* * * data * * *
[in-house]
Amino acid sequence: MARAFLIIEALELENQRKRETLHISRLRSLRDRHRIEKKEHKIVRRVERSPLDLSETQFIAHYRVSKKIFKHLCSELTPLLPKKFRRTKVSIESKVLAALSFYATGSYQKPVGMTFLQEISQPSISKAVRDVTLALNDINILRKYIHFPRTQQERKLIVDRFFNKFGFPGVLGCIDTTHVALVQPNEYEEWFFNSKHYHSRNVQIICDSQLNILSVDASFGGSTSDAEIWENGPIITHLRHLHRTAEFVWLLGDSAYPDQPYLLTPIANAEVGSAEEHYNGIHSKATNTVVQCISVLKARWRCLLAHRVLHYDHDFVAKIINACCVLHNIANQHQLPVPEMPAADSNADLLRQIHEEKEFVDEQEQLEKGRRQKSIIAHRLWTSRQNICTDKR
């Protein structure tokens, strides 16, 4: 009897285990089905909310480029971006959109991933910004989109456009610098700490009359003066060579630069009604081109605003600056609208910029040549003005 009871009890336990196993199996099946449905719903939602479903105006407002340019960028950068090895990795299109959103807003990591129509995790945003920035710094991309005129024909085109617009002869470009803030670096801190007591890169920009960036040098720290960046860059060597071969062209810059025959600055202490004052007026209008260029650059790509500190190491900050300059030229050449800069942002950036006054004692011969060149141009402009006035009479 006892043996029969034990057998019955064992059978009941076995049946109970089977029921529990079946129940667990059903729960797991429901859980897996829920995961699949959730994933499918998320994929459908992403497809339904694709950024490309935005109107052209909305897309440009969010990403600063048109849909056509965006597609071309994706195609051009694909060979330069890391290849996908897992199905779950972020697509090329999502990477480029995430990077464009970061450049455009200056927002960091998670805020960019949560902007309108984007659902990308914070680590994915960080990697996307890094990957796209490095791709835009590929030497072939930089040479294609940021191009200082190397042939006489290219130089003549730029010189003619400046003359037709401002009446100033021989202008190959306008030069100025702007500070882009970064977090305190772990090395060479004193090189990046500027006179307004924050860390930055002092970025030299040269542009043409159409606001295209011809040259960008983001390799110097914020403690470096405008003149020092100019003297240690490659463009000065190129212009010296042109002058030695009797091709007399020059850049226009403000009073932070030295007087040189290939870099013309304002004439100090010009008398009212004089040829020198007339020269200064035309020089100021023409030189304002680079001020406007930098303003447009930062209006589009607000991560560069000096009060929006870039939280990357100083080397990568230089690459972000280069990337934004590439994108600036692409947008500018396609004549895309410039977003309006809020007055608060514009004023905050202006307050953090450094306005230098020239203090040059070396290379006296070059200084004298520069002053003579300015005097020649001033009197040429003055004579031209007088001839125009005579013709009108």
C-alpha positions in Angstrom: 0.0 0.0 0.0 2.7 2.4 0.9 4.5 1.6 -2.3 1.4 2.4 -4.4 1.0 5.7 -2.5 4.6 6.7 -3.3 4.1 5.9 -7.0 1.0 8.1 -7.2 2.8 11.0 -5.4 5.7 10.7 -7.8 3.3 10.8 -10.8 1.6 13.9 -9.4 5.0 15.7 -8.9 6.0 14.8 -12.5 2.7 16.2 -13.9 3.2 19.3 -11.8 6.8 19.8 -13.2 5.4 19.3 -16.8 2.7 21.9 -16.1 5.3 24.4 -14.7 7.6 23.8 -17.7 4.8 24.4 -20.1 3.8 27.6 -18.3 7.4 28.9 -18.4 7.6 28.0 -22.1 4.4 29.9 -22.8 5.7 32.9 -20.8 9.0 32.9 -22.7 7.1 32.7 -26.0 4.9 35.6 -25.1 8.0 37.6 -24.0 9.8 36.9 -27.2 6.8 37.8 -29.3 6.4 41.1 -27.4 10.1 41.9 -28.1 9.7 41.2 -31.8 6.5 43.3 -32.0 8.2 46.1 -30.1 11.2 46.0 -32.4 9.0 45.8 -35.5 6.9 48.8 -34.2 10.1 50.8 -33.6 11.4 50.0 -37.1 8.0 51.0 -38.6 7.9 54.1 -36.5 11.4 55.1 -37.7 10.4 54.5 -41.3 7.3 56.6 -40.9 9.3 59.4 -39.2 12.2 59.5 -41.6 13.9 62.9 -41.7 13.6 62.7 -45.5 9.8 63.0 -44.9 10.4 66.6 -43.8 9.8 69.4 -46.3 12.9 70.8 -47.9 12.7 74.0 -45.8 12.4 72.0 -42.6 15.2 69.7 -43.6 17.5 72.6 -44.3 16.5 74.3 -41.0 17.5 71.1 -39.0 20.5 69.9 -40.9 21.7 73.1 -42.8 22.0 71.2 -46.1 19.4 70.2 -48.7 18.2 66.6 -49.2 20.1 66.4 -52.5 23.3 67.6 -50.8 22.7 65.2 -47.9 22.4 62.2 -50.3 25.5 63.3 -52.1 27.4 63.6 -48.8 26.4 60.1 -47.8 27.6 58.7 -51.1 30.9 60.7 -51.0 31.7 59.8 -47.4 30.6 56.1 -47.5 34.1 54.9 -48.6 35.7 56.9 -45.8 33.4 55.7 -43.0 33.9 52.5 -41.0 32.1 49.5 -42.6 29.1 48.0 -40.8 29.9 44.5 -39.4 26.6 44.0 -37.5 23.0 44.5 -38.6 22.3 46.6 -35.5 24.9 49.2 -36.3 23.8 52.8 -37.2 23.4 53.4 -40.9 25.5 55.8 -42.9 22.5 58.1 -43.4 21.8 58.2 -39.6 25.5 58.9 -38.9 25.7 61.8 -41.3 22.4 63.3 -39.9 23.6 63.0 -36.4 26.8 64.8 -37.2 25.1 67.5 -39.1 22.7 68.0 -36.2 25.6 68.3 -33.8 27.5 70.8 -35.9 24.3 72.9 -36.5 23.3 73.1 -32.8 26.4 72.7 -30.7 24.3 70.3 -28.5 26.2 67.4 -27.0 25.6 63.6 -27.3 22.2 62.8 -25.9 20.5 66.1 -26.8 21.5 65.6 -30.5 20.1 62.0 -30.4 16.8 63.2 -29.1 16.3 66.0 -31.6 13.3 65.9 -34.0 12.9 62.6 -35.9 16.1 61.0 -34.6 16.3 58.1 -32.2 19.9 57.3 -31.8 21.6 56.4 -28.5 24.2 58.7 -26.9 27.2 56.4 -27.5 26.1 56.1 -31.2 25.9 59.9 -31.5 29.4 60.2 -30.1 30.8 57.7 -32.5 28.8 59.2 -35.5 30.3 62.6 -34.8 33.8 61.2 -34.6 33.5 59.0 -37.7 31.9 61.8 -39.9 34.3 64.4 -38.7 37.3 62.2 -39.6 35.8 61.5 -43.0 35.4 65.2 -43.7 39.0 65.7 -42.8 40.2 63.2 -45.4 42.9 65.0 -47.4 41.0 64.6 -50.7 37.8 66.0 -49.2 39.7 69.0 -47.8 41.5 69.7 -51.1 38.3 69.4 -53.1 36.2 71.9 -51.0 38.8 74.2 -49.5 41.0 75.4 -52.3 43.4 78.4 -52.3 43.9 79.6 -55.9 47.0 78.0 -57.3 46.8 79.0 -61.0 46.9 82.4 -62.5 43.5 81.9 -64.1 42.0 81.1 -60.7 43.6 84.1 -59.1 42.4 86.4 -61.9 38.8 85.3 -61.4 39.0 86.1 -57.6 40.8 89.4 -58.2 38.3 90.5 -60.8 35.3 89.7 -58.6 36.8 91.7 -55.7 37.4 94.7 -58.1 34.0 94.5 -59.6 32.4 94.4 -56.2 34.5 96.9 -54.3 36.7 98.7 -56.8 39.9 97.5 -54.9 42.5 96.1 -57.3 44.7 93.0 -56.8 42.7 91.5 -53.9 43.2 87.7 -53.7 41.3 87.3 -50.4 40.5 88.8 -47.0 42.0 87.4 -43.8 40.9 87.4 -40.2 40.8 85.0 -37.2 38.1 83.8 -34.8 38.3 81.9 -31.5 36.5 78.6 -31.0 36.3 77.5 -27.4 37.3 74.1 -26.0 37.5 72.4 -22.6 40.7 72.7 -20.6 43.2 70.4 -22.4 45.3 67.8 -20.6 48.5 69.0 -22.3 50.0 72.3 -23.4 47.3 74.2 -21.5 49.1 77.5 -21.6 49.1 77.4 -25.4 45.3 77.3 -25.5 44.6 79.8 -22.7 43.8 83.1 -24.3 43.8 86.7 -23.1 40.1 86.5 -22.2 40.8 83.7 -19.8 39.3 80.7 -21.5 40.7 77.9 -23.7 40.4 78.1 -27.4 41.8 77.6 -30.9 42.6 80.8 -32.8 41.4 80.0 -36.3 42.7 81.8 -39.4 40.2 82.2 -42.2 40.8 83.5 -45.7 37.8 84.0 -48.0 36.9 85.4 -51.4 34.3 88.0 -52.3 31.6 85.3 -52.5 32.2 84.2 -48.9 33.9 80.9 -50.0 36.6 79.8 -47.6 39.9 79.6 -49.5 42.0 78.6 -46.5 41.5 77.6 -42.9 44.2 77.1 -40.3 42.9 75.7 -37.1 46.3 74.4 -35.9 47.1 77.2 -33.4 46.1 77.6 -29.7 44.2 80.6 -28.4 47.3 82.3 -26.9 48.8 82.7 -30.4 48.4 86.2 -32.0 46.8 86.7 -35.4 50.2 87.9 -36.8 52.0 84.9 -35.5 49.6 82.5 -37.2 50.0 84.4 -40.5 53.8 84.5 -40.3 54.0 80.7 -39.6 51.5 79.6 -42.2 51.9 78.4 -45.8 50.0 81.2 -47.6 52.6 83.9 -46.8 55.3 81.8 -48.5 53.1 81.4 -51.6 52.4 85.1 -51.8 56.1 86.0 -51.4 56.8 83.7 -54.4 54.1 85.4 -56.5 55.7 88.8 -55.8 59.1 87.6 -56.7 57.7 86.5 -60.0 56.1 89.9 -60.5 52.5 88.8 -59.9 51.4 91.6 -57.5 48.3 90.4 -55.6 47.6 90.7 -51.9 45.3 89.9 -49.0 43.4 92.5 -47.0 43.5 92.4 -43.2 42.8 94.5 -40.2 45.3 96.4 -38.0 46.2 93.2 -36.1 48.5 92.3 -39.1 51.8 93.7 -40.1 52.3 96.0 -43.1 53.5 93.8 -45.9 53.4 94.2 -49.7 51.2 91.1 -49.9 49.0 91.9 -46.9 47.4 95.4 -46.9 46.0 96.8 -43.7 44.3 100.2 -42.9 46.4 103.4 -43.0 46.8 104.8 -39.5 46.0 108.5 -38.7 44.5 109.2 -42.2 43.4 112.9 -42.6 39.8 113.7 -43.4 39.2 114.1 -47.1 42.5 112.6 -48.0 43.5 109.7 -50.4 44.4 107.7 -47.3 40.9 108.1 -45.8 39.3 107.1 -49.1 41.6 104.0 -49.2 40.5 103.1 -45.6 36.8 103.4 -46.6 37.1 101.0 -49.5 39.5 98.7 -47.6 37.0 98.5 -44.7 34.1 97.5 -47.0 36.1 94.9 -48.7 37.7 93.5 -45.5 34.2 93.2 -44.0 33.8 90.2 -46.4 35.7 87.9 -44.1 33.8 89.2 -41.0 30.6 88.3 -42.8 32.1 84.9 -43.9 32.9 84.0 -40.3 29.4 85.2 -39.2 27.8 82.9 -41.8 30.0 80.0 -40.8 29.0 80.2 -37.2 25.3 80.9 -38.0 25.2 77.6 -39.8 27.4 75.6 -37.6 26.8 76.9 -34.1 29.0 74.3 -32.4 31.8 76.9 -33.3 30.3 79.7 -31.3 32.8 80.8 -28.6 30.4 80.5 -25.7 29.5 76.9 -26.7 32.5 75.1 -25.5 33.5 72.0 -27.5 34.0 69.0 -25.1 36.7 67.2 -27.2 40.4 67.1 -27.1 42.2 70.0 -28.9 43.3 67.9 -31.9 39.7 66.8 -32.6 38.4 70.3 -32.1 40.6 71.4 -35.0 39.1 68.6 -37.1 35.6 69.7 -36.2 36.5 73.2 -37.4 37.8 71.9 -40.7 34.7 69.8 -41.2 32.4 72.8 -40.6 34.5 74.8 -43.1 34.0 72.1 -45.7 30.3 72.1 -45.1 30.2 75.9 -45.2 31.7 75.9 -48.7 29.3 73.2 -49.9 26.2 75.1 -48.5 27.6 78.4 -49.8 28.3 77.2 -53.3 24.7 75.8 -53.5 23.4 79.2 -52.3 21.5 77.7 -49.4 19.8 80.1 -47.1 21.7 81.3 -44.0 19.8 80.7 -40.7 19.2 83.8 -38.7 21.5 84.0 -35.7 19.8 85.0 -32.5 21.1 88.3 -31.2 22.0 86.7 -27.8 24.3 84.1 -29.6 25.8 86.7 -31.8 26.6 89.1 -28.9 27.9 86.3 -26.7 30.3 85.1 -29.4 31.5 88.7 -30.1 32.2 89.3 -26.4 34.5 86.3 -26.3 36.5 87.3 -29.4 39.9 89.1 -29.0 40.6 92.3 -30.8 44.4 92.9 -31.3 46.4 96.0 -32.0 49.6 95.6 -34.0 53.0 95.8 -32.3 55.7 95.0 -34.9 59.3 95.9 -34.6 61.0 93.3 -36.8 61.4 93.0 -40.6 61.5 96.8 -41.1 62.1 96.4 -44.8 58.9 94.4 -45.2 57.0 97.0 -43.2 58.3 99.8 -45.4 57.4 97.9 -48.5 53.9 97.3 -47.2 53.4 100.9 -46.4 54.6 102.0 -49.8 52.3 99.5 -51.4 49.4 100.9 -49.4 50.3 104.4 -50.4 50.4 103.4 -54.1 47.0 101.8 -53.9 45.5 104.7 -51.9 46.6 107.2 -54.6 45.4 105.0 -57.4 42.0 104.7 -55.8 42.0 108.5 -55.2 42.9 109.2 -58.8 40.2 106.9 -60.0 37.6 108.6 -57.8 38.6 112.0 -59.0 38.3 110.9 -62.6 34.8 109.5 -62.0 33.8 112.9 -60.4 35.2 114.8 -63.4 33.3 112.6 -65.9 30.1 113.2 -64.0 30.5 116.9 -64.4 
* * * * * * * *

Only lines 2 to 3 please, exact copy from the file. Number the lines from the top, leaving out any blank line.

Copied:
Amino acid sequence: MARAFLIIEALELENQRKRETLHISRLRSLRDRHRIEKKEHKIVRRVERSPLDLSETQFIAHYRVSKKIFKHLCSELTPLLPKKFRRTKVSIESKVLAALSFYATGSYQKPVGMTFLQEISQPSISKAVRDVTLALNDINILRKYIHFPRTQQERKLIVDRFFNKFGFPGVLGCIDTTHVALVQPNEYEEWFFNSKHYHSRNVQIICDSQLNILSVDASFGGSTSDAEIWENGPIITHLRHLHRTAEFVWLLGDSAYPDQPYLLTPIANAEVGSAEEHYNGIHSKATNTVVQCISVLKARWRCLLAHRVLHYDHDFVAKIINACCVLHNIANQHQLPVPEMPAADSNADLLRQIHEEKEFVDEQEQLEKGRRQKSIIAHRLWTSRQNICTDKR
């Protein structure tokens, strides 16, 4: 009897285990089905909310480029971006959109991933910004989109456009610098700490009359003066060579630069009604081109605003600056609208910029040549003005 009871009890336990196993199996099946449905719903939602479903105006407002340019960028950068090895990795299109959103807003990591129509995790945003920035710094991309005129024909085109617009002869470009803030670096801190007591890169920009960036040098720290960046860059060597071969062209810059025959600055202490004052007026209008260029650059790509500190190491900050300059030229050449800069942002950036006054004692011969060149141009402009006035009479 006892043996029969034990057998019955064992059978009941076995049946109970089977029921529990079946129940667990059903729960797991429901859980897996829920995961699949959730994933499918998320994929459908992403497809339904694709950024490309935005109107052209909305897309440009969010990403600063048109849909056509965006597609071309994706195609051009694909060979330069890391290849996908897992199905779950972020697509090329999502990477480029995430990077464009970061450049455009200056927002960091998670805020960019949560902007309108984007659902990308914070680590994915960080990697996307890094990957796209490095791709835009590929030497072939930089040479294609940021191009200082190397042939006489290219130089003549730029010189003619400046003359037709401002009446100033021989202008190959306008030069100025702007500070882009970064977090305190772990090395060479004193090189990046500027006179307004924050860390930055002092970025030299040269542009043409159409606001295209011809040259960008983001390799110097914020403690470096405008003149020092100019003297240690490659463009000065190129212009010296042109002058030695009797091709007399020059850049226009403000009073932070030295007087040189290939870099013309304002004439100090010009008398009212004089040829020198007339020269200064035309020089100021023409030189304002680079001020406007930098303003447009930062209006589009607000991560560069000096009060929006870039939280990357100083080397990568230089690459972000280069990337934004590439994108600036692409947008500018396609004549895309410039977003309006809020007055608060514009004023905050202006307050953090450094306005230098020239203090040059070396290379006296070059200084004298520069002053003579300015005097020649001033009197040429003055004579031209007088001839125009005579013709009108």